Policies to prevent 3 highs can relieve healthcare burden

February 22, 2022 10:29
Over 80% of Hong Kong citizens consume more than the World Health Organization’s recommended maximum daily intake (5g) of dietary sodium (salt).
Photo: Reuters

Hong Kong people’s stressful work, fast pace of life, imbalanced diet and sedentary lifestyle contribute to Three “Highs”, which is the main culprit of chronic diseases that people begin to suffer at an increasingly younger age. In face of Hong Kong’s ageing population, the Government should offer Three “Highs” screening for the middle-aged as early as possible for disease prevention, lessening the burden on the medical system.

The threats that Three “Highs” pose to population health

Three “Highs” refers to hypertension (high blood pressure), hyperglycaemia (high blood glucose) and hyperlipidaemia (high blood lipid). The latest Population Health Survey 2014/15 showed that among the population aged 15-84, 27.7% have hypertension, 8.4% have diabetes and 49.5% have hyperlipidaemia. Three “Highs” are the major risk factors for chronic illnesses such as cardiovascular diseases (CVDs) and cancers.

The Government used the Framingham risk model to predict the population’s risk of CVDs over 10 years, including coronary heart disease, stroke, peripheral artery disease and heart failure. Results showed that among persons aged 30-74, the mean CVD risk by 2025 is 10.6%, meaning that for every 1,000 persons, there would be 106 with CVDs.

Furthermore, in 2000, 47.9% of the population aged 65 and above were afflicted with at least one kind of chronic condition. The figure surged to 75% in 2020, reflecting an elevated risk of citizens suffering from chronic diseases.

The gravity of obesity in Hong Kong

It is noteworthy that obesity is a serious problem in Hong Kong. About half of the population aged 15-84 are overweight or obese, and over 80% of citizens consume more than the World Health Organization’s recommended maximum daily intake (5g) of dietary sodium (salt).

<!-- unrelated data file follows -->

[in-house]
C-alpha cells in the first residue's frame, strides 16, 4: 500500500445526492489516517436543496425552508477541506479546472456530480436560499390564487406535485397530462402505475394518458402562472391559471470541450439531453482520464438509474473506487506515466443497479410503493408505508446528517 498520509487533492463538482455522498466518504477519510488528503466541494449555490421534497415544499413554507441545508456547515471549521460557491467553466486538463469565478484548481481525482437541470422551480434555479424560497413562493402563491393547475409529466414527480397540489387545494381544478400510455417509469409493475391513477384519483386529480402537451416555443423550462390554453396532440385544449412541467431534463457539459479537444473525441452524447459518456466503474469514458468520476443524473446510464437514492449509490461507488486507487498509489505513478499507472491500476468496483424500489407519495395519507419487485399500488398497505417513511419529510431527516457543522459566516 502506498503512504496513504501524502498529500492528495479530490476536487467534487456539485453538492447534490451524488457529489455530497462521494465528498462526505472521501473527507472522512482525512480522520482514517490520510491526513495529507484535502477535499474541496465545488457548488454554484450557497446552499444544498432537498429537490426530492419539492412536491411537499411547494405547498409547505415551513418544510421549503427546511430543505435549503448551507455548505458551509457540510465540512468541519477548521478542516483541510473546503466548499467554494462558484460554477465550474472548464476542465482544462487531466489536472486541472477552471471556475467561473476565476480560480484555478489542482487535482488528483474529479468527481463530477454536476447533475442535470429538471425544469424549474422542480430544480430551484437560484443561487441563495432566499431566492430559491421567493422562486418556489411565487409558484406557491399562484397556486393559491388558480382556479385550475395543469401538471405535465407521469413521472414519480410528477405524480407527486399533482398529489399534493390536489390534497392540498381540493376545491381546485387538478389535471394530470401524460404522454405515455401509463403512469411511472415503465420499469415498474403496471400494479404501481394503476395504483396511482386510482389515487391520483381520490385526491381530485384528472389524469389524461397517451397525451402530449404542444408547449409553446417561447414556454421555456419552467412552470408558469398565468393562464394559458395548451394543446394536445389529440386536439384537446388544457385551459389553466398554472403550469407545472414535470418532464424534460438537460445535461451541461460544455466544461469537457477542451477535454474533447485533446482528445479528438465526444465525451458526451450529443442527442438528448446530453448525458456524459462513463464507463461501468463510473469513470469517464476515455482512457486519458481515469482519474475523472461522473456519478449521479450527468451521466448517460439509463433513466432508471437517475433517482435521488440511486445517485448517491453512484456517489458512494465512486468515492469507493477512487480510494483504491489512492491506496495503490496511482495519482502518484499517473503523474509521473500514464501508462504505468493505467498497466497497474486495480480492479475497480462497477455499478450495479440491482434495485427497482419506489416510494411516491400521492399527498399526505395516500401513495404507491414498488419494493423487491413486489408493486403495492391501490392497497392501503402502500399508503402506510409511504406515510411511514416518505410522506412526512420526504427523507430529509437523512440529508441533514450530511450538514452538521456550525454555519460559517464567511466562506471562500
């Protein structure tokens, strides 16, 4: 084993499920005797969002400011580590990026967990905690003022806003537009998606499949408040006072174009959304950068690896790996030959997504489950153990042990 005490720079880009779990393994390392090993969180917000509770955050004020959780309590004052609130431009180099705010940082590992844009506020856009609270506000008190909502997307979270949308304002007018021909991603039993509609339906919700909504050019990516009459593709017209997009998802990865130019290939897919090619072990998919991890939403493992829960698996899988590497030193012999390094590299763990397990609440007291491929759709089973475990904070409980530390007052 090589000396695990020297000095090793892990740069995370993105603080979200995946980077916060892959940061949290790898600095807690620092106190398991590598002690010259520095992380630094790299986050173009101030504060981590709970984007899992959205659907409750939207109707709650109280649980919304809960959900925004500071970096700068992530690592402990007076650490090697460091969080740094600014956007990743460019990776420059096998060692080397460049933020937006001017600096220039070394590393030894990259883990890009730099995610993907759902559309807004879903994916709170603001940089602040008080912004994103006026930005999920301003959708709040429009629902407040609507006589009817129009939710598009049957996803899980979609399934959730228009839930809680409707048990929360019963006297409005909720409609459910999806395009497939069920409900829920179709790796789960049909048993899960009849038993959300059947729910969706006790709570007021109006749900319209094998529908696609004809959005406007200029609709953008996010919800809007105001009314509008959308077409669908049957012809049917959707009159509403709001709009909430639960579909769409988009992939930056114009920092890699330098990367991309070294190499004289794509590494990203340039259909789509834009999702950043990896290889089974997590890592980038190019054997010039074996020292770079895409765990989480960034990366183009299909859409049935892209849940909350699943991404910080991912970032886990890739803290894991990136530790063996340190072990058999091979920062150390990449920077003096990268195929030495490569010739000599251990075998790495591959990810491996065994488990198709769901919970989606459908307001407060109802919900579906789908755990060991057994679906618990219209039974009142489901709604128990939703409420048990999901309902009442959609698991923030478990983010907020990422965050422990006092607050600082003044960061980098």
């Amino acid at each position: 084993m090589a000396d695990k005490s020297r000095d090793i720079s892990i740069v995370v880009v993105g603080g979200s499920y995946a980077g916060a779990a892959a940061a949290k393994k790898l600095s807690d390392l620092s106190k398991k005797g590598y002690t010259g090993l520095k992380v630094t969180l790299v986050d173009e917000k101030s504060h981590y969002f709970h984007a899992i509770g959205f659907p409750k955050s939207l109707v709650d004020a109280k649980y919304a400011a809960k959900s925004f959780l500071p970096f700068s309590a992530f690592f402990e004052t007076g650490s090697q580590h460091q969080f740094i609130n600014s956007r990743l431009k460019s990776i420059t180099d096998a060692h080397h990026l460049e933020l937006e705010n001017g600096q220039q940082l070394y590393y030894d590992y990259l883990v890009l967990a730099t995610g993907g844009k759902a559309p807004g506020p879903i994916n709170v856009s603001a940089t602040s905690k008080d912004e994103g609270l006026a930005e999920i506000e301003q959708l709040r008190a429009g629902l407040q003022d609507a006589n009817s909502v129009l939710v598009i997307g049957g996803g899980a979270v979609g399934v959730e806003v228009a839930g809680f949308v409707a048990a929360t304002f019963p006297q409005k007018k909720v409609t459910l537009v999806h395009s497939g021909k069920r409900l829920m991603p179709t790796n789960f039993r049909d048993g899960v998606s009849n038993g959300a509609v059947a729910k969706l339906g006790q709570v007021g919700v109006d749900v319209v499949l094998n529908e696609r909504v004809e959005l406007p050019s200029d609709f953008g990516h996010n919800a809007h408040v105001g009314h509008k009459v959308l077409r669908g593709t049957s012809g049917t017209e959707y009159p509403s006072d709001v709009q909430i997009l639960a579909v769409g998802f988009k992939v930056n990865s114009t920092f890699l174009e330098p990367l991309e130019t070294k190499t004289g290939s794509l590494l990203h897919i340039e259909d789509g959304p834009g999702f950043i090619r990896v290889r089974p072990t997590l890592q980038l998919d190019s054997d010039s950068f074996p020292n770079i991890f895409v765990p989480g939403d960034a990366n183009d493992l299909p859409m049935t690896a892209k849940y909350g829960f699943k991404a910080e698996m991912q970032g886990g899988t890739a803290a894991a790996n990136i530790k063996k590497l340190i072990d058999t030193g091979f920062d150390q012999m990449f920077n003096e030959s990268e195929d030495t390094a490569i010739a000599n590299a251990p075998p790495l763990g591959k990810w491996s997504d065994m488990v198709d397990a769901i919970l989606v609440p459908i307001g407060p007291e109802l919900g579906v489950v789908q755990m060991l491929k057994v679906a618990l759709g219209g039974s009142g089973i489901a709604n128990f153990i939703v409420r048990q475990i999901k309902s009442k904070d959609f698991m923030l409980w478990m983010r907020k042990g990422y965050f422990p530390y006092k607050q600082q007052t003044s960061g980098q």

Worryingly, obesity is emerging at earlier ages. The detection rate of overweight and obese primary school students in the school year 2019/20 was 19%, meaning that one out of five students is too heavy. Weight issues are likely to persist after the adolescents enter adulthood, increasing the likelihood of CVDs, as high cholesterol and hypertension are more prevalent among the overweight and obese. Therefore, these students will face higher risks of developing illnesses related to bones and joints, fatty liver disease and sleep apnea. The Department of Health has responded by promoting a healthy diet with appropriate physical activities in schools to tackle child obesity. The Government should also strategically target the middle-aged in disease prevention, raising their awareness towards Three “Highs” prevention.

Tens of billions of healthcare savings to be generated

OHKF released a research report titled “Strategic Purchasing: Enabling Health for All” in December 2021, which proposed free screening and disease management for Three “Highs” for citizens aged 45-54. Participants who are not diagnosed with Three “Highs” can receive a HK$350 subsidy to see a family doctor in the private sector for a follow-up consultation. Those who are diagnosed with Three “Highs” can receive lifelong follow-up care.

Findings of the population-based telephone survey showed that up to 75% of respondents without chronic diseases are willing to participate in the proposed scheme. OHKF believes that Three “Highs” screening will not only enable early detection of chronic diseases, it can also raise citizens’ awareness of risk factors for future disease, so at-risk adults can change their lifestyles to prevent Three “Highs” from deteriorating, reducing the likelihood of illness development.

As the saying goes, “An ounce of prevention is worth a pound of care.” The current heavy burden on the medical system and ageing population calls for prompt preventive measures from the government, which OHKF’s study projects can save tens of billions of medical expenses over thirty years of the scheme’s implementation. In short, Three “Highs” prevention is beneficial to both the government’s coffers and the individuals’ health.

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Stephen Wong is Senior Vice President and Executive Director of Public Policy Institute, Our Hong Kong Foundation. Amy Liu Mei Heung is Managing Editor at Our Hong Kong Foundation.